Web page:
Even new American flags — in a small way — benefit Chinese manufacturers. April, May, and June are the busiest months for flag sales, which makes sense since Memorial Day and Independence Day are the most popular times to fly the Stars and Stripes. But while today the United States is a net exporter of the flag (a positive change from three years ago), America still imports $5.4 million worth of its own banner, with the vast majority of these imported flags ($5.3 million) coming from China.

    While “Made in the USA” makes for a popular slogan, American consumers have repeatedly proven that what matters most is getting a good price. That often means buying from China. Even Donald Trump, who preached “Buy American” on the campaign trail, in his inauguration speech, in his February address to Congress, and in a recent, mostly symbolic executive order, found it difficult to buy all American for his first White House congressional picnic a couple of weeks ago.

    Food for that picnic was grilled over imported coals — not from China, but from Mexico.


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    The 4th of July Made in China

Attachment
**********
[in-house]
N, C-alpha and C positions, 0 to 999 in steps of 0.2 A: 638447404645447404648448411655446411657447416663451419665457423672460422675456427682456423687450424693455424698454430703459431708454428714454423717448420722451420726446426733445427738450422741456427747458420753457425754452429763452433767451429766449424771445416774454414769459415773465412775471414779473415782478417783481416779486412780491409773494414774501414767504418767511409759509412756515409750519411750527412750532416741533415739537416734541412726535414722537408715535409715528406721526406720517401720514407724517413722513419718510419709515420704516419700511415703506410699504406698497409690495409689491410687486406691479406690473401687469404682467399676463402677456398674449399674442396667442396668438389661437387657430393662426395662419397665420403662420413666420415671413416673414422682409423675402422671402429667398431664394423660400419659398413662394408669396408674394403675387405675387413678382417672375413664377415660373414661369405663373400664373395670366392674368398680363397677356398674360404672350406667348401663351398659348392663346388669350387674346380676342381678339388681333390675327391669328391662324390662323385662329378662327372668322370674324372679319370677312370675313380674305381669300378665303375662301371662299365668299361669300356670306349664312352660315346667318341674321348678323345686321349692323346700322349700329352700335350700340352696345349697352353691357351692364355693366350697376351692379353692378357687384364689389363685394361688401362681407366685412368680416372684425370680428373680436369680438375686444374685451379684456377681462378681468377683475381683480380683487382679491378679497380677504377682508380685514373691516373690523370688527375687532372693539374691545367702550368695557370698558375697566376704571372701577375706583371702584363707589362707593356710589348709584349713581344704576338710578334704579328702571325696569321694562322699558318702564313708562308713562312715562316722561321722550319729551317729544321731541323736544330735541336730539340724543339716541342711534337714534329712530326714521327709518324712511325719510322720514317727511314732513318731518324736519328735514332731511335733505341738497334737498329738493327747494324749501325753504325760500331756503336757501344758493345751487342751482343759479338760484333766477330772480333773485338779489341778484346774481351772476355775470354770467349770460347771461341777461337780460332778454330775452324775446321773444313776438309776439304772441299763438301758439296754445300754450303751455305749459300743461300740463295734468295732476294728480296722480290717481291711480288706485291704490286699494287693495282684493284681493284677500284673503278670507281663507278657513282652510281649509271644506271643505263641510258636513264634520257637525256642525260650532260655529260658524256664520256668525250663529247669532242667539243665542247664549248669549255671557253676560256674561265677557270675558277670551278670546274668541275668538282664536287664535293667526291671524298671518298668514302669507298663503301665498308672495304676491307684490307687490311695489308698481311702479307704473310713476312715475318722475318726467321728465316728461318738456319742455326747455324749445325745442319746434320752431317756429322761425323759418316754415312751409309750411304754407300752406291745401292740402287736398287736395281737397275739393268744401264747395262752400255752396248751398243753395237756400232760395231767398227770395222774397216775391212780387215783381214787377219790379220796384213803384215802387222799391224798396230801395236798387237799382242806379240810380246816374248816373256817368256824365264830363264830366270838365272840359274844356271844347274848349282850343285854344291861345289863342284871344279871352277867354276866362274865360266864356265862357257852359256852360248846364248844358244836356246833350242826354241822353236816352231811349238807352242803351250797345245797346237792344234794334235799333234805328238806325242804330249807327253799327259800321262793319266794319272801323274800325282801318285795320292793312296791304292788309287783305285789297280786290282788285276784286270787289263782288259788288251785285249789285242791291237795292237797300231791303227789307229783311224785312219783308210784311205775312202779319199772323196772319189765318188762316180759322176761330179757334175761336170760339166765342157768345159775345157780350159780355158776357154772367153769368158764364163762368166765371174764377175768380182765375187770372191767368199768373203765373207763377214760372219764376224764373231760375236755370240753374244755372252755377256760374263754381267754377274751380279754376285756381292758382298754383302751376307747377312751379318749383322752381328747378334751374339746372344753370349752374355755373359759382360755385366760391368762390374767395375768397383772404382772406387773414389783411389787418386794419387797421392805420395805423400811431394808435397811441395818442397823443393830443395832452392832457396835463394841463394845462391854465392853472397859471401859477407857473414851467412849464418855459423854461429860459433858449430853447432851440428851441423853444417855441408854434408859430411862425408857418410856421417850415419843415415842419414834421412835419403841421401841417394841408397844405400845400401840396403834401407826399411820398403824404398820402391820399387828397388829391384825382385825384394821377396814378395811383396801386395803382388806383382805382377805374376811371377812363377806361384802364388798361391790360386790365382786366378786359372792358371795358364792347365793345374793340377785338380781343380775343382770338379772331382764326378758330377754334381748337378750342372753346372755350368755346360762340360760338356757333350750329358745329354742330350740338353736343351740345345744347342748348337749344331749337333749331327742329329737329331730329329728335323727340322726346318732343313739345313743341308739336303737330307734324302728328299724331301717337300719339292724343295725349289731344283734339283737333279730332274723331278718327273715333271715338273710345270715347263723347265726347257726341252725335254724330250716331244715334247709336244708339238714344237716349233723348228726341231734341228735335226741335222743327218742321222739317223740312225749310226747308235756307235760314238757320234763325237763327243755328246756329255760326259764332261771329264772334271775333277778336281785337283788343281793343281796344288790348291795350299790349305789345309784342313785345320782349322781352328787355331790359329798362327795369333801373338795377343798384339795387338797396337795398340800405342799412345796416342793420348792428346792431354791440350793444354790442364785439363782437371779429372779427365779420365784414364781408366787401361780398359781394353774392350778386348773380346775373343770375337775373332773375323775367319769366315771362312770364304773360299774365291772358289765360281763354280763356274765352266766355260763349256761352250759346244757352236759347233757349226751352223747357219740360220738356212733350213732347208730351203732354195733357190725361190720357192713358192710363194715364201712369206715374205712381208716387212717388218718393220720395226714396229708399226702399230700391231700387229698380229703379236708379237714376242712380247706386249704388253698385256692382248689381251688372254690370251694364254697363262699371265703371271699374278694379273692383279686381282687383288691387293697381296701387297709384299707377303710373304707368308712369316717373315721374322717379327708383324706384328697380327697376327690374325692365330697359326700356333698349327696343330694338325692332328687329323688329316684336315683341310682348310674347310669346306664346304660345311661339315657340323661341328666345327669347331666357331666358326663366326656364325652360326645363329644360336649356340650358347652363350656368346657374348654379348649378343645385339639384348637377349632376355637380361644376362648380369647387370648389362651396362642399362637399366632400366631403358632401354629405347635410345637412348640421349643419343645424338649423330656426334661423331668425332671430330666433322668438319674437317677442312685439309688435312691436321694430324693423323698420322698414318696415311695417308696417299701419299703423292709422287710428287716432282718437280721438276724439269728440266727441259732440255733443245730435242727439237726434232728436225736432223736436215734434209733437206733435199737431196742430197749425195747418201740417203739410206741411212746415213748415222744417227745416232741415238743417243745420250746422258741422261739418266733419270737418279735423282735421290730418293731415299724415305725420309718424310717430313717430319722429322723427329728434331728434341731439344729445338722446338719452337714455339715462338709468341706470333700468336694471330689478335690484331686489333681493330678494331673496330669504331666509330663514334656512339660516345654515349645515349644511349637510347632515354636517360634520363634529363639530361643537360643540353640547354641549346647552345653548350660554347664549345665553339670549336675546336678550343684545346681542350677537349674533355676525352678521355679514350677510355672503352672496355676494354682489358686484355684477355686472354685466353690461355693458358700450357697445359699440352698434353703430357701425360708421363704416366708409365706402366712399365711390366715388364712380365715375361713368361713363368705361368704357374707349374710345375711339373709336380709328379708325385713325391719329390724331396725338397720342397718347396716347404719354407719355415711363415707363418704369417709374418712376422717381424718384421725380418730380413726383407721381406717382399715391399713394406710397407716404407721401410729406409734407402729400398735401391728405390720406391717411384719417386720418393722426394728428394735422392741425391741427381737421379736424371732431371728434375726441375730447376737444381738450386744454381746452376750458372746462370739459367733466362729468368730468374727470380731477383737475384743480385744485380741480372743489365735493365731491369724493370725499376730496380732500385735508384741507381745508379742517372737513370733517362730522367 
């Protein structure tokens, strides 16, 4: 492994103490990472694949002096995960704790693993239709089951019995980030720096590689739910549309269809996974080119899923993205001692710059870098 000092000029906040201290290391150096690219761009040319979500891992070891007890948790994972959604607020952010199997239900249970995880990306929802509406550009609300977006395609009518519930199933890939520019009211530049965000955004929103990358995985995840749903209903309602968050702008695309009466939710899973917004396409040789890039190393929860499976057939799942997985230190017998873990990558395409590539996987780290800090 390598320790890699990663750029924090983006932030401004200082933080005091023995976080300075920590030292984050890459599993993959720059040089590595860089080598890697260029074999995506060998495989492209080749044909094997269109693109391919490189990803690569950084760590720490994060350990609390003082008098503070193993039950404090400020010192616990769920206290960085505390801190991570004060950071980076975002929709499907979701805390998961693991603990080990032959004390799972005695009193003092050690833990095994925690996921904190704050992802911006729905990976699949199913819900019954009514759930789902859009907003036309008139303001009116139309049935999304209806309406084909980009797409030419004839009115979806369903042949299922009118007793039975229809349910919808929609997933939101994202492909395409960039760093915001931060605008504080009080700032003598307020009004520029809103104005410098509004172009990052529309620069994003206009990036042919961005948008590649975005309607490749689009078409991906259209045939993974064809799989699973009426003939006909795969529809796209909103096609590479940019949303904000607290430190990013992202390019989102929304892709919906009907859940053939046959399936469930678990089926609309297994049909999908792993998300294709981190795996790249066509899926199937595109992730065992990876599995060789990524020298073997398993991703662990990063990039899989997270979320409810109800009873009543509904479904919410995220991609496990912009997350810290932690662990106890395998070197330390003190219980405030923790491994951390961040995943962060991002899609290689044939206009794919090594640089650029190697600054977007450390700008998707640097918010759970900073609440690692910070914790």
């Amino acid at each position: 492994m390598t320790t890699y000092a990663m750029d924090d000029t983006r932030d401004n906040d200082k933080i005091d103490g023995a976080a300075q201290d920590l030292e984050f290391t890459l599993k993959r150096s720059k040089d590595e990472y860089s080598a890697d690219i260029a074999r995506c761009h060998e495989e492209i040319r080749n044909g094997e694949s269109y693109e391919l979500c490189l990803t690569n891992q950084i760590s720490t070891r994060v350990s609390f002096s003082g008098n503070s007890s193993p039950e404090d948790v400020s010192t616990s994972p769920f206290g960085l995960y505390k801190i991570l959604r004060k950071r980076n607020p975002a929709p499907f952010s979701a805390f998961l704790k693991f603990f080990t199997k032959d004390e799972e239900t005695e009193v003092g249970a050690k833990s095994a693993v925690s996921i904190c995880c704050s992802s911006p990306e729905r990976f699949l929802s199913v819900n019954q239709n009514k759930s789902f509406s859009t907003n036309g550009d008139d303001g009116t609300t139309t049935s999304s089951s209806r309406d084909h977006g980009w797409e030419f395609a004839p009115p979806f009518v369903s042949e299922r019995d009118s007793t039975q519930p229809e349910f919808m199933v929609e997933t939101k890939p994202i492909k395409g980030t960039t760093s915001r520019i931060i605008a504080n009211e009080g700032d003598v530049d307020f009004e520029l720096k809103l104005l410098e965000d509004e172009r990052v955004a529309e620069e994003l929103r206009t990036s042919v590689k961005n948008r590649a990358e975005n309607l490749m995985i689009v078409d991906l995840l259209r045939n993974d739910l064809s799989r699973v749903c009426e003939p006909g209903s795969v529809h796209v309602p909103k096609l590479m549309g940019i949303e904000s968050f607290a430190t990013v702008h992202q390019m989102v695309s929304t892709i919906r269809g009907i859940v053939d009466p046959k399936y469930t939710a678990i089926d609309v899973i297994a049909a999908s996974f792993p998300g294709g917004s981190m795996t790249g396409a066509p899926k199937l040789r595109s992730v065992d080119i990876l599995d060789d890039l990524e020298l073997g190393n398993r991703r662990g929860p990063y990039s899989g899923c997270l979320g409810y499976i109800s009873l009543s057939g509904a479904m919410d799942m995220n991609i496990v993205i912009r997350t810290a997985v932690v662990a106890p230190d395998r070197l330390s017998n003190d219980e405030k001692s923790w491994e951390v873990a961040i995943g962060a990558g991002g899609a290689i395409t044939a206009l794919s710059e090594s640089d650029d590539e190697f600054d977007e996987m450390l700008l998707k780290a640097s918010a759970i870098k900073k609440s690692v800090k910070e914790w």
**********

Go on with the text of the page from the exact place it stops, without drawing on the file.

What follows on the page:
Gene Ching
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  5. #20
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    It's really sadly ironic (and a bit funny) that American companies that sell U.S. flags have been contracting to have them made in China for years.

    On another note, on bladeforums, someone started a thread to see how many people who, out of patriotism, will strictly carry U.S.-made knives for the month of July. Considering that (for only one example) most if not all of the titanium in the U.S. comes from Russia, then all of the folders famously 'made in the USA' that utilize titanium in their handles, liners/liner locks/frame locks and pocket clips are already not 100% American materials. Just like I've heard that Leatherman's USA-made tools have parts from China, as well as parts from and/or some assembly done in Mexico. The Apple iPad I'm typing this on (and almost certainly whatever device Trump tweets on) is made in China.